The school desperately needs resources. The children chant that there are 100 cms in a metre, but they’ve never seen a ruler or measuring tape and when I produce one, it becomes clear that they didn’t know how long a metre was or how tall they were. One of the first things I do is draw a height chart on their wall with sharpie markers. But it’s not enough. They need maps, books, mathematical equipment. Even pencils. One child approaches us. “Madam,” he says “I wish to become an engineer but I do not have a pencil. Can you help me?”

New classrooms need to be built so that class sizes can be reduced in order to make teaching even remotely effective. I can’t even begin to explain how shocking it is to witness this level of difficulty; how heartbreaking. I’ve barely been able to teach. My eyes and throat struggle to cope. The children crowd around you longing to touch your hand and so many are hard to manage. When they sing “goodbye teacher” it breaks my heart. And our teacher training sessions feel like wishful thinking, though they are deeply appreciated.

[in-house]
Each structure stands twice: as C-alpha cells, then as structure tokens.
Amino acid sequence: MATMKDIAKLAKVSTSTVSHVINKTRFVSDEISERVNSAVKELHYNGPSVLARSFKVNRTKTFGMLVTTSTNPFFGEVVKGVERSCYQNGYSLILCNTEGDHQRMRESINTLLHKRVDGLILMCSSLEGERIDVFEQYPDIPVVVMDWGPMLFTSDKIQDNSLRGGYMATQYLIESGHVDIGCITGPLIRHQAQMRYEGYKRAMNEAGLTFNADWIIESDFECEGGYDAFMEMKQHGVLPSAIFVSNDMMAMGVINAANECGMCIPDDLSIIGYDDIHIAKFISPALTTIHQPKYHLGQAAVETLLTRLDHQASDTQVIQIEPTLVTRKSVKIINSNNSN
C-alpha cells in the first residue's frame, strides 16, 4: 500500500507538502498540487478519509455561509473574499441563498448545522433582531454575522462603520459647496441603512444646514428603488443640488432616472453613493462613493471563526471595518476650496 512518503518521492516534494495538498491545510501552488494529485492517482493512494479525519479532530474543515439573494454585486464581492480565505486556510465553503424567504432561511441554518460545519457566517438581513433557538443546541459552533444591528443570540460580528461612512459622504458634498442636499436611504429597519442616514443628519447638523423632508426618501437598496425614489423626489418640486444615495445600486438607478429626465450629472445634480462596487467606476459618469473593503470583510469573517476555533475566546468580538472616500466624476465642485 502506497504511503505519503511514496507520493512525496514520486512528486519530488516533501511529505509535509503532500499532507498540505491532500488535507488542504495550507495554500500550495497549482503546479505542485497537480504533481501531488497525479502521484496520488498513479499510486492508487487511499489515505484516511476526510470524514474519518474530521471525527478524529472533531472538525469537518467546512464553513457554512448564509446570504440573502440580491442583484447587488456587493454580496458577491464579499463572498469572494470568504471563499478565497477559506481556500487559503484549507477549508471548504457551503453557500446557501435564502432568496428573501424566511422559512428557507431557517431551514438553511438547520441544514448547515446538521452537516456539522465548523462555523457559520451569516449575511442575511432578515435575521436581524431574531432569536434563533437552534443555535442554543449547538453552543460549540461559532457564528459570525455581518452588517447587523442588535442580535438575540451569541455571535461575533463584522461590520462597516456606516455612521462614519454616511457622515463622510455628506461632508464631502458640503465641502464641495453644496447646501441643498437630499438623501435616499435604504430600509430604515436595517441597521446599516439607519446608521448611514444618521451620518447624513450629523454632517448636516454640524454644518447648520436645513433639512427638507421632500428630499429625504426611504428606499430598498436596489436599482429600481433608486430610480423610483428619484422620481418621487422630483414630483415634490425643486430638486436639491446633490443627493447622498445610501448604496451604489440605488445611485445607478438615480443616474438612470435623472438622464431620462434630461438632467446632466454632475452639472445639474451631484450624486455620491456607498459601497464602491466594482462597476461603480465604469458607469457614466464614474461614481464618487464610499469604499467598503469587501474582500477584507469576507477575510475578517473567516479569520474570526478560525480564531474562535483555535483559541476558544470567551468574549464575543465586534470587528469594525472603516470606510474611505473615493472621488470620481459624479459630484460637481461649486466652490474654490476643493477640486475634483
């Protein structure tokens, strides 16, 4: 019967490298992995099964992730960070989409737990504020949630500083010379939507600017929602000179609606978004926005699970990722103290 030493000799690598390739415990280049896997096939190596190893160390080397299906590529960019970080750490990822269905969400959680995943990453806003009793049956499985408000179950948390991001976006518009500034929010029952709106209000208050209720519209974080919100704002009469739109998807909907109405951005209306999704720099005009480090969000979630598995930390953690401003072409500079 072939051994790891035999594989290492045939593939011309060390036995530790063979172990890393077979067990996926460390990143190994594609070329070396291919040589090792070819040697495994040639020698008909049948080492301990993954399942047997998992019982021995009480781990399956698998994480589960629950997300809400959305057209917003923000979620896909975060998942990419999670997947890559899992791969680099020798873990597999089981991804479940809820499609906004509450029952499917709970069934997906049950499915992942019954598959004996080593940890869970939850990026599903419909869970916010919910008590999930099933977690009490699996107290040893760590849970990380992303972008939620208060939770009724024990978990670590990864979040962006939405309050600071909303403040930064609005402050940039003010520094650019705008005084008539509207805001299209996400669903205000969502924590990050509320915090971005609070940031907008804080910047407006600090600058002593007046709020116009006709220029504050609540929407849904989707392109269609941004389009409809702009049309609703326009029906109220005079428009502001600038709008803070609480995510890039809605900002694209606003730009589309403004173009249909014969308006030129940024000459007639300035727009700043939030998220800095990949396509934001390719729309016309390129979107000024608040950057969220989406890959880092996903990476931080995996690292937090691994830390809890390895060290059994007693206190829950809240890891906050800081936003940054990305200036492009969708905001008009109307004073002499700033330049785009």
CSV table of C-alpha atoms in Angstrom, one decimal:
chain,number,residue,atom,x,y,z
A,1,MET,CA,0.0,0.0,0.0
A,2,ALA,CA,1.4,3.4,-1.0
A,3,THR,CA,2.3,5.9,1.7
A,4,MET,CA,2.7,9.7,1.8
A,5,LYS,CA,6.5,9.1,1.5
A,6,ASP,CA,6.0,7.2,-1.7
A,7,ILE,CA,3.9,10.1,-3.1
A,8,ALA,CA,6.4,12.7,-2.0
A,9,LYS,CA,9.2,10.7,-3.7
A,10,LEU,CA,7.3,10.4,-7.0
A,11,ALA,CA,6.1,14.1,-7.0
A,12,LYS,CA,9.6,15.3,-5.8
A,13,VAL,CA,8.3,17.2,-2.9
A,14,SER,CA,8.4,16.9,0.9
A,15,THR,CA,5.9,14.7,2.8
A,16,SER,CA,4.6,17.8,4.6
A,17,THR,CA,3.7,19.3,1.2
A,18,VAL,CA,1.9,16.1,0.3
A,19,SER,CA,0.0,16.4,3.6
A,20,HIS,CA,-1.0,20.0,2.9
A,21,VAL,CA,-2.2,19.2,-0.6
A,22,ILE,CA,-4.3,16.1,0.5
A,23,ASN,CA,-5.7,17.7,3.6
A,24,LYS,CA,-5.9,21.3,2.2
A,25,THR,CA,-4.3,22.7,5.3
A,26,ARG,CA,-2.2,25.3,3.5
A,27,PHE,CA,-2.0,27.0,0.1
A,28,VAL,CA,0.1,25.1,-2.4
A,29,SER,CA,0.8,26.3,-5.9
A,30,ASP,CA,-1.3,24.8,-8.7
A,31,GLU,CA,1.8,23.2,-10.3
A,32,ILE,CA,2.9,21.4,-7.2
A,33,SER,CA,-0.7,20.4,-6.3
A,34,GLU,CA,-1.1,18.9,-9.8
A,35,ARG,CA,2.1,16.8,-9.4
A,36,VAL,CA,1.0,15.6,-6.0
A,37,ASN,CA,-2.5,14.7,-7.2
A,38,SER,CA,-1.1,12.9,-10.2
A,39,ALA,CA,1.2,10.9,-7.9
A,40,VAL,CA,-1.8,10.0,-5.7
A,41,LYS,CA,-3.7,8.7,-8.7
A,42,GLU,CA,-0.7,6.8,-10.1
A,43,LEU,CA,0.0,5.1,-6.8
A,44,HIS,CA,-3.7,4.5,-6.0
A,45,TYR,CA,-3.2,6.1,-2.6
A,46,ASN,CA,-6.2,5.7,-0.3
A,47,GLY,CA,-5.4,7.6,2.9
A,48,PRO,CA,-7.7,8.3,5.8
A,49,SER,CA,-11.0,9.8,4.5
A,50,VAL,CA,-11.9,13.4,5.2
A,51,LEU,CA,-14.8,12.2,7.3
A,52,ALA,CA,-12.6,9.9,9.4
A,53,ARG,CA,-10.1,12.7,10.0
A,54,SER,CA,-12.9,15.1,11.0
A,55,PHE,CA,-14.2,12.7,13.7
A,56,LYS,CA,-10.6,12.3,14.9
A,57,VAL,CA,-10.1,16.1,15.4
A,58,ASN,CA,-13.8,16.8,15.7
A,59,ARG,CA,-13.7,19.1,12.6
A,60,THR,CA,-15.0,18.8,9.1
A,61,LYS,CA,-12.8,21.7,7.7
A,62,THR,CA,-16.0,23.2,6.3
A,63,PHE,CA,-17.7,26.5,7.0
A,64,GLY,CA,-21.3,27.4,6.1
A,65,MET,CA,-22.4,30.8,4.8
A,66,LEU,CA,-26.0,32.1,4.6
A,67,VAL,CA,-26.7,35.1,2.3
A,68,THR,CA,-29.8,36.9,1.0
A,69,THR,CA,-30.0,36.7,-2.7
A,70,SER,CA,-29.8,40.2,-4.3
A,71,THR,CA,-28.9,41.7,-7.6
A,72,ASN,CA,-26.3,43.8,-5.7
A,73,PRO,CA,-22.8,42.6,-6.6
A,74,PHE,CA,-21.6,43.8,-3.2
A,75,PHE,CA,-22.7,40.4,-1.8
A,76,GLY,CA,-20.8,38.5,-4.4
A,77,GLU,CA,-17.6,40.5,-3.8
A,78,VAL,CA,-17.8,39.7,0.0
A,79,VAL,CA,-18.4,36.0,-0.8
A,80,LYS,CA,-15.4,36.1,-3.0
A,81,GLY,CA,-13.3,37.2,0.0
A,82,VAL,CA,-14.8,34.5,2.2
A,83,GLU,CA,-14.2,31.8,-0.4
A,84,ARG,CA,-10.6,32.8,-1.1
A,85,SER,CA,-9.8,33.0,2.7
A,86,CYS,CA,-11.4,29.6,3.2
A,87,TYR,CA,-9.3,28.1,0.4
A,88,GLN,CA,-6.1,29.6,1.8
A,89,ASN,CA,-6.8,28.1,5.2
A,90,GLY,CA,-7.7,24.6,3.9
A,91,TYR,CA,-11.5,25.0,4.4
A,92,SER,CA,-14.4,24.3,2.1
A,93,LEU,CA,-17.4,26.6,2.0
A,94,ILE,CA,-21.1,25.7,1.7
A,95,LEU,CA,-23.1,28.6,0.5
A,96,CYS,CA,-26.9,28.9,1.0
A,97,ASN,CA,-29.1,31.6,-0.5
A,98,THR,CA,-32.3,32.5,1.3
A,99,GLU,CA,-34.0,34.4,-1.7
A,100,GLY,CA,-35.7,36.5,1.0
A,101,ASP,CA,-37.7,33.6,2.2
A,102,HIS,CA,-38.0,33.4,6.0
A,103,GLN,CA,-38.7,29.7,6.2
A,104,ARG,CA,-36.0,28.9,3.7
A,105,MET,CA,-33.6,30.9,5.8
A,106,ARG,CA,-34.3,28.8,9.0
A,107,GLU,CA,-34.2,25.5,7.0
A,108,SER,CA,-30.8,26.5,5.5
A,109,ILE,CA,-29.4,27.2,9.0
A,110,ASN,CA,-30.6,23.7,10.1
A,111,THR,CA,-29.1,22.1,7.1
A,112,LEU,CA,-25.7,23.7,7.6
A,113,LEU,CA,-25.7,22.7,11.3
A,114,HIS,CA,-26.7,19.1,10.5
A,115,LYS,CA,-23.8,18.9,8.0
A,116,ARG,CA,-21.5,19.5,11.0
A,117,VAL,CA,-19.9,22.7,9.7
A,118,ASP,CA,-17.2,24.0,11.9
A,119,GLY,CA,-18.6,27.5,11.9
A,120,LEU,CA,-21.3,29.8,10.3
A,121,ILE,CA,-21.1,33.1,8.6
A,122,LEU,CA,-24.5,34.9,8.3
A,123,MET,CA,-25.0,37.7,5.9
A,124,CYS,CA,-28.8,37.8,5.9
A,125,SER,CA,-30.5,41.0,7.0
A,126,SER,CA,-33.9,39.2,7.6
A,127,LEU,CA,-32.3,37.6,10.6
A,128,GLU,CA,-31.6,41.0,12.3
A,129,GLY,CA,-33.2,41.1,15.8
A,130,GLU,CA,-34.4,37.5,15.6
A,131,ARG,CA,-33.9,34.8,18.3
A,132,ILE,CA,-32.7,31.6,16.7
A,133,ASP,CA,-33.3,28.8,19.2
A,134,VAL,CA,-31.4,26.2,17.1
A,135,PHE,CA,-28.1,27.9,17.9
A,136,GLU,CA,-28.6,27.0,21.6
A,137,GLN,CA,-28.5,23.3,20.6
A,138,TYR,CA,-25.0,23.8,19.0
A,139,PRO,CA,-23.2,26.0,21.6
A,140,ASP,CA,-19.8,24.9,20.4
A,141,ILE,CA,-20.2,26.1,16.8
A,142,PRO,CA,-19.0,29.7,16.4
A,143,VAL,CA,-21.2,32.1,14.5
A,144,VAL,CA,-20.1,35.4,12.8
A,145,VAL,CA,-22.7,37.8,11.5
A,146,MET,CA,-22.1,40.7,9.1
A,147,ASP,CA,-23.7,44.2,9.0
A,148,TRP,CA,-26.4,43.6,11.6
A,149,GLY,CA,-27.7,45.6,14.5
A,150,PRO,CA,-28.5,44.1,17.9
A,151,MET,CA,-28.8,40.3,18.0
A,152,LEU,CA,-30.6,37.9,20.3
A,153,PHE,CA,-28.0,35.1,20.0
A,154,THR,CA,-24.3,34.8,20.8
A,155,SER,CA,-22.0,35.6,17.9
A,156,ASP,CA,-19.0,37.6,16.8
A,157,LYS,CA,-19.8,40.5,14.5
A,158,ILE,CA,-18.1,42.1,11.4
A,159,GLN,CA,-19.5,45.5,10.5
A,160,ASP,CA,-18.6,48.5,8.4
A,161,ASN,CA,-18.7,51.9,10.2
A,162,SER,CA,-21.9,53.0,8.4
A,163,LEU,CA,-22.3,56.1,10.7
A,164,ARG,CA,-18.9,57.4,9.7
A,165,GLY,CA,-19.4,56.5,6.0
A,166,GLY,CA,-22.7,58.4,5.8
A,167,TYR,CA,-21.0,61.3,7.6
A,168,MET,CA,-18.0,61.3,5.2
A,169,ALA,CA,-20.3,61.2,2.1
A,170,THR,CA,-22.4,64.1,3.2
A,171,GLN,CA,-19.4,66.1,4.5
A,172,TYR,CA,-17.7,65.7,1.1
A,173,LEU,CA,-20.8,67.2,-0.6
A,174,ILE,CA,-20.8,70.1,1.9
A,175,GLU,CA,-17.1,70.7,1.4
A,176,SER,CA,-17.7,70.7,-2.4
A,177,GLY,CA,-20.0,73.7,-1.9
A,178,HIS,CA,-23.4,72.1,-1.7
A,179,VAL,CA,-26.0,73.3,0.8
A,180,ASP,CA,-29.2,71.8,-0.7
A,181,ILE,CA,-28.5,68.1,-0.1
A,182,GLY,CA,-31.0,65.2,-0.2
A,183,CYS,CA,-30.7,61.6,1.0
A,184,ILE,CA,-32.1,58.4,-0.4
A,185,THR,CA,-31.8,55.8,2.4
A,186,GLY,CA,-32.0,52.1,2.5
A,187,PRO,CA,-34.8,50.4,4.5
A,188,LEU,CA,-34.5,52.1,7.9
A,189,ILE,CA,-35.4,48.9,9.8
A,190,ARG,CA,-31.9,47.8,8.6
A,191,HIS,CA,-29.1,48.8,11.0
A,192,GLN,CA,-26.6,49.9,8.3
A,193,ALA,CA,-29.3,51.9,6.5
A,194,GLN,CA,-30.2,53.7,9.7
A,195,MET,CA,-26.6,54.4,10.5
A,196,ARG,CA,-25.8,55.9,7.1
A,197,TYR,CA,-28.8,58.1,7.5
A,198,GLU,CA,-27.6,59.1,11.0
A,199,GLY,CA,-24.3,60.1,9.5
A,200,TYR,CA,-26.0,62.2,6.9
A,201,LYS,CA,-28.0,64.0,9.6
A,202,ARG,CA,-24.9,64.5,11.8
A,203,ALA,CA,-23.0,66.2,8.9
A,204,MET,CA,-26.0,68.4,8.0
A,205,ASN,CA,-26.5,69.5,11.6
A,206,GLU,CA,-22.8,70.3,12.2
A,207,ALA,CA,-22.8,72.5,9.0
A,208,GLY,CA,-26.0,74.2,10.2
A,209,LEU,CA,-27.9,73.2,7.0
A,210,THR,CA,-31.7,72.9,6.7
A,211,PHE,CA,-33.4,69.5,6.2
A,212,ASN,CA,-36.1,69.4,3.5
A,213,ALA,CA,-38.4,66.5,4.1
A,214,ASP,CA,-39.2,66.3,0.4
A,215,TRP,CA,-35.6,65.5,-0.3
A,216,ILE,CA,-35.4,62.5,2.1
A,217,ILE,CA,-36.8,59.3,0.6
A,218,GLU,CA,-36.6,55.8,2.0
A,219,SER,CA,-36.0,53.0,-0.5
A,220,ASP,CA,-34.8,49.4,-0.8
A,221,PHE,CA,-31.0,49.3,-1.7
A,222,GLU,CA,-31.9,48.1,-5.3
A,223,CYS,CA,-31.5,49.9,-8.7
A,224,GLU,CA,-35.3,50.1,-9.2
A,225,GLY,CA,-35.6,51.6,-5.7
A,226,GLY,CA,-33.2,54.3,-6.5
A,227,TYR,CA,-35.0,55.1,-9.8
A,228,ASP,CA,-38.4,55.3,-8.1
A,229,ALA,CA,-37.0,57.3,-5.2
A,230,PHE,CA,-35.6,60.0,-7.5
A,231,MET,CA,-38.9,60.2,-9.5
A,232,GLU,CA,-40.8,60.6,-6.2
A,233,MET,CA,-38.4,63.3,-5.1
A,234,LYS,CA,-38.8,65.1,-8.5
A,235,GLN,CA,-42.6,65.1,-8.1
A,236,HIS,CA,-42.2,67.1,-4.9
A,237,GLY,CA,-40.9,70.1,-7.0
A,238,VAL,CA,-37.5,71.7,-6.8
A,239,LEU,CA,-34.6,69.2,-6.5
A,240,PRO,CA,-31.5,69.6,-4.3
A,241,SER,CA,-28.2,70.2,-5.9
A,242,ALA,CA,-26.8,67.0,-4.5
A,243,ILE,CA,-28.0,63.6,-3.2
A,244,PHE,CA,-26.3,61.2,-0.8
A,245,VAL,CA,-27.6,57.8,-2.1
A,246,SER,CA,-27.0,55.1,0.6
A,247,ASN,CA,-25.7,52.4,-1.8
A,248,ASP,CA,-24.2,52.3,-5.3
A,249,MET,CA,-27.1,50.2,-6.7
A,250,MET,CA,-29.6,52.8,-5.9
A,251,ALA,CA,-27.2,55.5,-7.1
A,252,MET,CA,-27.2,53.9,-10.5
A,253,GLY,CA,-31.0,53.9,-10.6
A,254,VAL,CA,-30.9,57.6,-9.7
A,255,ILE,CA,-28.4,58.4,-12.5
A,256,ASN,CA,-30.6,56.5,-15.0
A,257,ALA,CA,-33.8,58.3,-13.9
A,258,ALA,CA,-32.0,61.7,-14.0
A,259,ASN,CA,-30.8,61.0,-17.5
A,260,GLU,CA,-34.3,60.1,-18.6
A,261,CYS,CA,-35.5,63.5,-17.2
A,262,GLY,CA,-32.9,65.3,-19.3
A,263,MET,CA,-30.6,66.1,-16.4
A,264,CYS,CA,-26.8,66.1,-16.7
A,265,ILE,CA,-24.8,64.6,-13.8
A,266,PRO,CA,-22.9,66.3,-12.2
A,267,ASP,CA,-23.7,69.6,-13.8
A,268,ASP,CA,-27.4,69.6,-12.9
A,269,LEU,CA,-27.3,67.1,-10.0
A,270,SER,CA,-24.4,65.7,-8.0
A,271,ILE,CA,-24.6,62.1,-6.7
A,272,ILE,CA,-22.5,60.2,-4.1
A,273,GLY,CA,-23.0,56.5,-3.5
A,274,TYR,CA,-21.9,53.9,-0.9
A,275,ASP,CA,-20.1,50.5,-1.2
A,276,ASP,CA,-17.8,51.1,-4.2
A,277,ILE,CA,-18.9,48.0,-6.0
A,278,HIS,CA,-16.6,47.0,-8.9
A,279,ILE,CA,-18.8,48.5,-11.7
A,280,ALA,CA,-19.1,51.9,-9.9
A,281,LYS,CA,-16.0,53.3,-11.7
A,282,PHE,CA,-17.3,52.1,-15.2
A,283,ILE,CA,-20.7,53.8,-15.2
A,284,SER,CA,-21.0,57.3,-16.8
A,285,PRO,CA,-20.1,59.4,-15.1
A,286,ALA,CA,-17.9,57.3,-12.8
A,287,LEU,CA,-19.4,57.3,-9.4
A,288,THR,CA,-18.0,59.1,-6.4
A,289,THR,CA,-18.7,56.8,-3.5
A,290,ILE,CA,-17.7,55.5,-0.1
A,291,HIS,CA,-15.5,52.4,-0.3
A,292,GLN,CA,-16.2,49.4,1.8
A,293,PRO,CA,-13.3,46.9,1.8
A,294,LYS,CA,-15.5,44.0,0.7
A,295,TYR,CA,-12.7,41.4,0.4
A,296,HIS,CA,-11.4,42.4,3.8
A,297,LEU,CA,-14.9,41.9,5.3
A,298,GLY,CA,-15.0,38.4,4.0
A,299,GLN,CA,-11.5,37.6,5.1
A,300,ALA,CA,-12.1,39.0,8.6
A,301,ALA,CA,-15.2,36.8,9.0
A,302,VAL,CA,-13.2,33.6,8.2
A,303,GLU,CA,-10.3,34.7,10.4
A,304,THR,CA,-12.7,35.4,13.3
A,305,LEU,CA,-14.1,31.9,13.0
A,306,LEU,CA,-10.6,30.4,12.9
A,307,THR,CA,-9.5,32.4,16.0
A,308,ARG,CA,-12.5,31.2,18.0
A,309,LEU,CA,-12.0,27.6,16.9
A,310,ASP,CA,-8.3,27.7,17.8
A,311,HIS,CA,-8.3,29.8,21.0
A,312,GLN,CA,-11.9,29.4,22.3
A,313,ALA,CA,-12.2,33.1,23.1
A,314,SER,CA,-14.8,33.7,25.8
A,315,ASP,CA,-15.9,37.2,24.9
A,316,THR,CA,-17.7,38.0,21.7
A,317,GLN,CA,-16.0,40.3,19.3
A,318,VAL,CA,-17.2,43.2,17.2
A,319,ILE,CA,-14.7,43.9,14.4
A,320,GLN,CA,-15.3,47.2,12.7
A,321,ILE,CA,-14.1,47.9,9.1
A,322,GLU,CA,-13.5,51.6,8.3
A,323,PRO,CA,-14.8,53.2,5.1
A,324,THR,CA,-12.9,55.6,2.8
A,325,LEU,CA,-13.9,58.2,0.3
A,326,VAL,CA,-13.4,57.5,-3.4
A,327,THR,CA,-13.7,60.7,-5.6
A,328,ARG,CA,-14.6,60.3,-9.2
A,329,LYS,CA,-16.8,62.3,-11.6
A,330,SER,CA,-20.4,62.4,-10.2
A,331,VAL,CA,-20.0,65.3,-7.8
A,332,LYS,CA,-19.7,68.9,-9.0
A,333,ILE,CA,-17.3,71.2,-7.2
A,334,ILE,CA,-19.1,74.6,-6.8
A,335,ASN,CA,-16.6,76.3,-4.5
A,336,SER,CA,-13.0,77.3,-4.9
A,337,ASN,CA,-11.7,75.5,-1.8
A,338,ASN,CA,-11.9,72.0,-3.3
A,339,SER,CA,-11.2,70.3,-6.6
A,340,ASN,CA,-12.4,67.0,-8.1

No amount of well meaning visits will help these children. The support and infrastructure that the UNHCR offers is truly astonishing. But they can only do so much. They need money. So that’s what I hope we can really do. UK teachers together, standing shoulder to shoulder with these teachers and saying “We hear you.”

Please give. Every penny will make a difference. The infrastructure is here. Tom stands ready to build. We could have a classroom standing in less than three months.

You can donate through our Just Giving page here. – please leave a note saying that you are donating for the classroom challenge in Kakuma.

Or for a smaller but highly significant donation, text WWEP01 £3 to 70070 Thank you.